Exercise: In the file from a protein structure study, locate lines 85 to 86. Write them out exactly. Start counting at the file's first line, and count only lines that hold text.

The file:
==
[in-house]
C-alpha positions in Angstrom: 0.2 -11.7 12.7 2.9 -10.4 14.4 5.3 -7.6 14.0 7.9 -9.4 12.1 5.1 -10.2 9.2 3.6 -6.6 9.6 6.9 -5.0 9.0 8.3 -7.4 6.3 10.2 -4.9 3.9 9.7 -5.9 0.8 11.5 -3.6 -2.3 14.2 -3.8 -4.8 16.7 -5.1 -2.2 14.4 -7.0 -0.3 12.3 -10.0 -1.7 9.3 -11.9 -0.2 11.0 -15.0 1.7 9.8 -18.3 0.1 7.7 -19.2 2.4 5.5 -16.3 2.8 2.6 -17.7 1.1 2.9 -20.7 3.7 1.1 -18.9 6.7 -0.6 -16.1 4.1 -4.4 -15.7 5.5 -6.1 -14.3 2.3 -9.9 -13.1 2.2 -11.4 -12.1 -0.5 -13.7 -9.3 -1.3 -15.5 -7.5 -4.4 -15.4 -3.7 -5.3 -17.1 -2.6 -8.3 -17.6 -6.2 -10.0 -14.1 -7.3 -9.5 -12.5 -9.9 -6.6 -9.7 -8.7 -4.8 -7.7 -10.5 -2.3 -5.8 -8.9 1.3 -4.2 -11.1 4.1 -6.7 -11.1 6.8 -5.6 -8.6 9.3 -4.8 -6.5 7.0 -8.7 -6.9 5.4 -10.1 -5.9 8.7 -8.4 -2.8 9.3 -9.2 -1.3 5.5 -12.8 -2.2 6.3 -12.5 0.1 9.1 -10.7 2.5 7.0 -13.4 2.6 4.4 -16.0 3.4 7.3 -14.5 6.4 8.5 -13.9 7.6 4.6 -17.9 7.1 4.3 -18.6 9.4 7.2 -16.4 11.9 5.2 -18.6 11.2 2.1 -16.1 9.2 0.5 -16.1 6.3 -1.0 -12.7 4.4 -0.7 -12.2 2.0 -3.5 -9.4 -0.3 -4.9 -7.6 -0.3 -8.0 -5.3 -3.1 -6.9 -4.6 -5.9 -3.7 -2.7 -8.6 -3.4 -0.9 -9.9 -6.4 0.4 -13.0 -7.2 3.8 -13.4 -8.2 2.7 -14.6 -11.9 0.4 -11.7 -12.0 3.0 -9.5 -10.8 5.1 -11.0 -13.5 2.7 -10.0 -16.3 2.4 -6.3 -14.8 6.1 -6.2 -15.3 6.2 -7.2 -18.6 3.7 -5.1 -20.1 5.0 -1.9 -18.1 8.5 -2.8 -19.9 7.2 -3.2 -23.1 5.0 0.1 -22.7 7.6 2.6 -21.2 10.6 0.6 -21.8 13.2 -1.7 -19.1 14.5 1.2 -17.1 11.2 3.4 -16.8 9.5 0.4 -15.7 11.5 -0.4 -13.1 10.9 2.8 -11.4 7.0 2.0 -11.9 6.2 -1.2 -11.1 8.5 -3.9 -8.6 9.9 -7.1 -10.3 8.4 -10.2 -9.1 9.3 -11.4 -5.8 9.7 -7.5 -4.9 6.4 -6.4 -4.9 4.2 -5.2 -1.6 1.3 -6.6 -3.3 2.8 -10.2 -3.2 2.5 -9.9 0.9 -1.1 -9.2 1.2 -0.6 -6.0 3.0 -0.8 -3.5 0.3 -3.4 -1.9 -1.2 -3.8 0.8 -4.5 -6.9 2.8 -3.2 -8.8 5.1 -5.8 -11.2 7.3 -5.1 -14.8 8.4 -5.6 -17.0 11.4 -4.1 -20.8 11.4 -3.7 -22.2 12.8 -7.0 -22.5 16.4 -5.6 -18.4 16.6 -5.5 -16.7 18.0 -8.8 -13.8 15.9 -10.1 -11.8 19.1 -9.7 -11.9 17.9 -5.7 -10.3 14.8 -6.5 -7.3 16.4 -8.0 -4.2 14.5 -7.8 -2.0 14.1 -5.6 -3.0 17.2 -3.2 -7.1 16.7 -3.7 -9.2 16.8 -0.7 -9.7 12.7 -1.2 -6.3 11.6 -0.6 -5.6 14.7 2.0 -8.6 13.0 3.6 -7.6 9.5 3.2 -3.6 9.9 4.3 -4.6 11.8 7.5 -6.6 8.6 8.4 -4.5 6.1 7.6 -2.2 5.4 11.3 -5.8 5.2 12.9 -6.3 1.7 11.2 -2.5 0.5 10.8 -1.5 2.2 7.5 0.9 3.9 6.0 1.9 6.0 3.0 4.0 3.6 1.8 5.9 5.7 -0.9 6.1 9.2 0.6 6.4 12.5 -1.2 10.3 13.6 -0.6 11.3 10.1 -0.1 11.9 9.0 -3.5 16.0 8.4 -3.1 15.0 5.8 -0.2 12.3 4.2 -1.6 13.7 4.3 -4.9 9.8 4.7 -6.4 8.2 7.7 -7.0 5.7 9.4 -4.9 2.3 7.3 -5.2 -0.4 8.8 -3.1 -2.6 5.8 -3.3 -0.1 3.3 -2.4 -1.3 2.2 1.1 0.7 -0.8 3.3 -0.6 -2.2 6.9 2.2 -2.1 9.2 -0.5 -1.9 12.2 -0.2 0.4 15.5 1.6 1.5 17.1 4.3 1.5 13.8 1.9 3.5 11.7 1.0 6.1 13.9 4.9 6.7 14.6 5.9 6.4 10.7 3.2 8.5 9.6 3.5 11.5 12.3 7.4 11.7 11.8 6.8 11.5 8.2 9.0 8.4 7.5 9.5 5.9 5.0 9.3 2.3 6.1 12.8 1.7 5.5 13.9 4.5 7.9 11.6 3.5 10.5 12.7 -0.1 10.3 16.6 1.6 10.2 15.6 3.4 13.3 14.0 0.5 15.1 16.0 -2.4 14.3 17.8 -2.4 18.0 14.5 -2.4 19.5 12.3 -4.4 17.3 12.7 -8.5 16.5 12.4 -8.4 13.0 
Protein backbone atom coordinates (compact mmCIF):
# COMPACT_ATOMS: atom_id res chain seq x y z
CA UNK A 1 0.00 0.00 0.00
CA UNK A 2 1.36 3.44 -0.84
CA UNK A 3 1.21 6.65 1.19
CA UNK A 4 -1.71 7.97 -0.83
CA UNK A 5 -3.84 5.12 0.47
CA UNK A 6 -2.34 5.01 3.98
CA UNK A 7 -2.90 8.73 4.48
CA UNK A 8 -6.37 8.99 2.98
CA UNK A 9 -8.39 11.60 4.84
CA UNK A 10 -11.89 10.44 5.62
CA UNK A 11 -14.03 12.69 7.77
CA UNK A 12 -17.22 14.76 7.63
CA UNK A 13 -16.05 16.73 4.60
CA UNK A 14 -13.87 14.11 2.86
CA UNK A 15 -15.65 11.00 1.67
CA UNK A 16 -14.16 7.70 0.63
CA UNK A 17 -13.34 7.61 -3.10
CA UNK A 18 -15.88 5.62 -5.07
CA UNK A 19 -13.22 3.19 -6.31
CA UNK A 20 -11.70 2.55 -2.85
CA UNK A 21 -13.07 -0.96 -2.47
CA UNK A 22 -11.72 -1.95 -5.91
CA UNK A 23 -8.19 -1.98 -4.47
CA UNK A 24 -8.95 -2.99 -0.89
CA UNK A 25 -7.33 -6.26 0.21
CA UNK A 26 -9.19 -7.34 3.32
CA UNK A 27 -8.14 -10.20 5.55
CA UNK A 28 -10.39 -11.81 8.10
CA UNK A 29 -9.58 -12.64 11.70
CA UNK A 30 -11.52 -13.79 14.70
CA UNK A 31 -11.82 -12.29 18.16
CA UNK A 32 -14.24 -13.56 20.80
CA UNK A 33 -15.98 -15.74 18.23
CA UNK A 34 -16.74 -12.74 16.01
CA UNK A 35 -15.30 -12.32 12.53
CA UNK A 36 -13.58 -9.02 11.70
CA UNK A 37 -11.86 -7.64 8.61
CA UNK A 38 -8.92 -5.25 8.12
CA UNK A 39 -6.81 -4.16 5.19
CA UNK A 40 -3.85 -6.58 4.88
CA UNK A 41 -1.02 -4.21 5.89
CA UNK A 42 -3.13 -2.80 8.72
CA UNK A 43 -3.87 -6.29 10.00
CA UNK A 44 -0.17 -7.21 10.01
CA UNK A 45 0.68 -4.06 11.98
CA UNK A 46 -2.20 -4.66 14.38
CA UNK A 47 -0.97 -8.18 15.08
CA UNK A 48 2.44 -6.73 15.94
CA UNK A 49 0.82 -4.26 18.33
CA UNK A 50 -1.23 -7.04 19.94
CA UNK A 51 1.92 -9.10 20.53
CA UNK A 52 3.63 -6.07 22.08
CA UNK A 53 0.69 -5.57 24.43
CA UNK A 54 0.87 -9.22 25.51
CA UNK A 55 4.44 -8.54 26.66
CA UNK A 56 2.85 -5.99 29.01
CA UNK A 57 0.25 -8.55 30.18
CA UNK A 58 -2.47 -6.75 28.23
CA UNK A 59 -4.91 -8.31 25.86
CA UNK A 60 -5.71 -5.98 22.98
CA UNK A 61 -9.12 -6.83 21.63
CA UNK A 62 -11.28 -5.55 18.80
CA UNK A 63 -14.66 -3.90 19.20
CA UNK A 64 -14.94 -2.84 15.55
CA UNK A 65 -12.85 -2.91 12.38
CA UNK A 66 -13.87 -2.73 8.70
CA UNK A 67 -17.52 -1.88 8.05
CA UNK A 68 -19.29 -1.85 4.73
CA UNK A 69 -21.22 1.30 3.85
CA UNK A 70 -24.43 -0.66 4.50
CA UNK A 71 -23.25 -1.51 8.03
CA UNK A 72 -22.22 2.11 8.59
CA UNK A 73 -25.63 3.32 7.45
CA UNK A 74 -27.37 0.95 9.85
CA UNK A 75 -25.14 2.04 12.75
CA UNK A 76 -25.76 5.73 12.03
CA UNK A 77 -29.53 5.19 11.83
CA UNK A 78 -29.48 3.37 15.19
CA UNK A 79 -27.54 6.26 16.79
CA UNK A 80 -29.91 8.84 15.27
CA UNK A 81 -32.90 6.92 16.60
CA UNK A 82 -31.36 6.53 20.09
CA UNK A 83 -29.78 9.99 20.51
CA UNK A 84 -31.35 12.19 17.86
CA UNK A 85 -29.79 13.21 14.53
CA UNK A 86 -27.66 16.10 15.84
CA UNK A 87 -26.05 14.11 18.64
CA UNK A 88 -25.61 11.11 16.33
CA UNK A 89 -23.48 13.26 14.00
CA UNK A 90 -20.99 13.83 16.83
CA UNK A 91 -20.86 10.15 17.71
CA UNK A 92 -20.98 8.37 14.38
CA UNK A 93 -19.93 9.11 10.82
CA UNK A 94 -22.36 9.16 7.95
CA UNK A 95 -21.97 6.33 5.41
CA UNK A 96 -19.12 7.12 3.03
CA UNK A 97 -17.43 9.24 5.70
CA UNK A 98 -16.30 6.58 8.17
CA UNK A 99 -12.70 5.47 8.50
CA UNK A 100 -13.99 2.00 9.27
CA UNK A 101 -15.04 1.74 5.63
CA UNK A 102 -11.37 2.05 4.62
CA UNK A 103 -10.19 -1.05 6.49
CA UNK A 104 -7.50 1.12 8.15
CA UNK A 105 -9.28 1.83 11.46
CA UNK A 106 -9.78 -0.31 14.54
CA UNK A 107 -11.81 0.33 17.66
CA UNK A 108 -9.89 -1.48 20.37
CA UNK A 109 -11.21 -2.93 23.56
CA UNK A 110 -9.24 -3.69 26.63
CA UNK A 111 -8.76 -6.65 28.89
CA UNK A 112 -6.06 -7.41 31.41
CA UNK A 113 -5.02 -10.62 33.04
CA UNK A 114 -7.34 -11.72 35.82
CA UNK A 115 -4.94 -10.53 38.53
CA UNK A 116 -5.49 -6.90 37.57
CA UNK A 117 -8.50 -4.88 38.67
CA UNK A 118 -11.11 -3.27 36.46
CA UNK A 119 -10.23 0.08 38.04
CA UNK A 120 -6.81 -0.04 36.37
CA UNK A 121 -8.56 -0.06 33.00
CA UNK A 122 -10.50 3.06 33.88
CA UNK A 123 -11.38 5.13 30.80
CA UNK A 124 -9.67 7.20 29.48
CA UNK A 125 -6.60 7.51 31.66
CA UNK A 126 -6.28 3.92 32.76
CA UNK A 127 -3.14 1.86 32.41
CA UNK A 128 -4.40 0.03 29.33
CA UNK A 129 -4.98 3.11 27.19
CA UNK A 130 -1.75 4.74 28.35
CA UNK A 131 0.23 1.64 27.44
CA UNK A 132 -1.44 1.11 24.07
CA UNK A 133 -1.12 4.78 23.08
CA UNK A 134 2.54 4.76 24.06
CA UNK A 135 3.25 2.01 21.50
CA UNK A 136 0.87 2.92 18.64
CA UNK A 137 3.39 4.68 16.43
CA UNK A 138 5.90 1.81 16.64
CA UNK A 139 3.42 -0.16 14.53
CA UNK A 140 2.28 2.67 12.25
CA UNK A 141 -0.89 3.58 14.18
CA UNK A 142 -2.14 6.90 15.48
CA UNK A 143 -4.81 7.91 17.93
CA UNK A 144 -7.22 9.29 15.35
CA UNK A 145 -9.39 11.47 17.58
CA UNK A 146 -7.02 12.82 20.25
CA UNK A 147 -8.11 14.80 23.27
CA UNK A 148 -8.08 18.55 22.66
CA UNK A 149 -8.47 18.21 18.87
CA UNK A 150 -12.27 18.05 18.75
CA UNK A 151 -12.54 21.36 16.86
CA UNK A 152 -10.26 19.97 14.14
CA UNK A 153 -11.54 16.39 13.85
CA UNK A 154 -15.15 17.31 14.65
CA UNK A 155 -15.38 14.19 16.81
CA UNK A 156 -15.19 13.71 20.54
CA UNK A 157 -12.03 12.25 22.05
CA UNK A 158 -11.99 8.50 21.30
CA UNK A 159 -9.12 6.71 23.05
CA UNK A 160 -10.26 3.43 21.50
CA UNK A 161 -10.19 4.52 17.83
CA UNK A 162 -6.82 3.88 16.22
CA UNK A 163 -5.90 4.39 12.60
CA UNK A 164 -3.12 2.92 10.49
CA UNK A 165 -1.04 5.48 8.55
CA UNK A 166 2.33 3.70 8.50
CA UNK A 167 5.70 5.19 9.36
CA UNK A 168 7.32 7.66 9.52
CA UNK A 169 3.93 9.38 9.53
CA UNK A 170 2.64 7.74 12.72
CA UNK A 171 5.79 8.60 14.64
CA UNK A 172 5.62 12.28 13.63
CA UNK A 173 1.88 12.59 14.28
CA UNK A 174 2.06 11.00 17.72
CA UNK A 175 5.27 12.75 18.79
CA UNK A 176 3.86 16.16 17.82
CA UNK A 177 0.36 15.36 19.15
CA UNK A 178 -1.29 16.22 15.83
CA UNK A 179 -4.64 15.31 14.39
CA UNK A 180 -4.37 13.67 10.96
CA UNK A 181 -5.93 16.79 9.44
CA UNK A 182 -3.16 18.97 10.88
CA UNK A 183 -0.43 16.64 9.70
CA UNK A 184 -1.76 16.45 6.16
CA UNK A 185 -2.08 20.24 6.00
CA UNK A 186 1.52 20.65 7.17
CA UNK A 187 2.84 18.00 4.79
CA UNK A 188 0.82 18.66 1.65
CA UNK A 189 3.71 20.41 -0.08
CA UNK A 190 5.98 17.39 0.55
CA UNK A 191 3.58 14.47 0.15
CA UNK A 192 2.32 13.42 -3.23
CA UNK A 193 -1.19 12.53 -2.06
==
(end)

CA UNK A 81 -32.90 6.92 16.60
CA UNK A 82 -31.36 6.53 20.09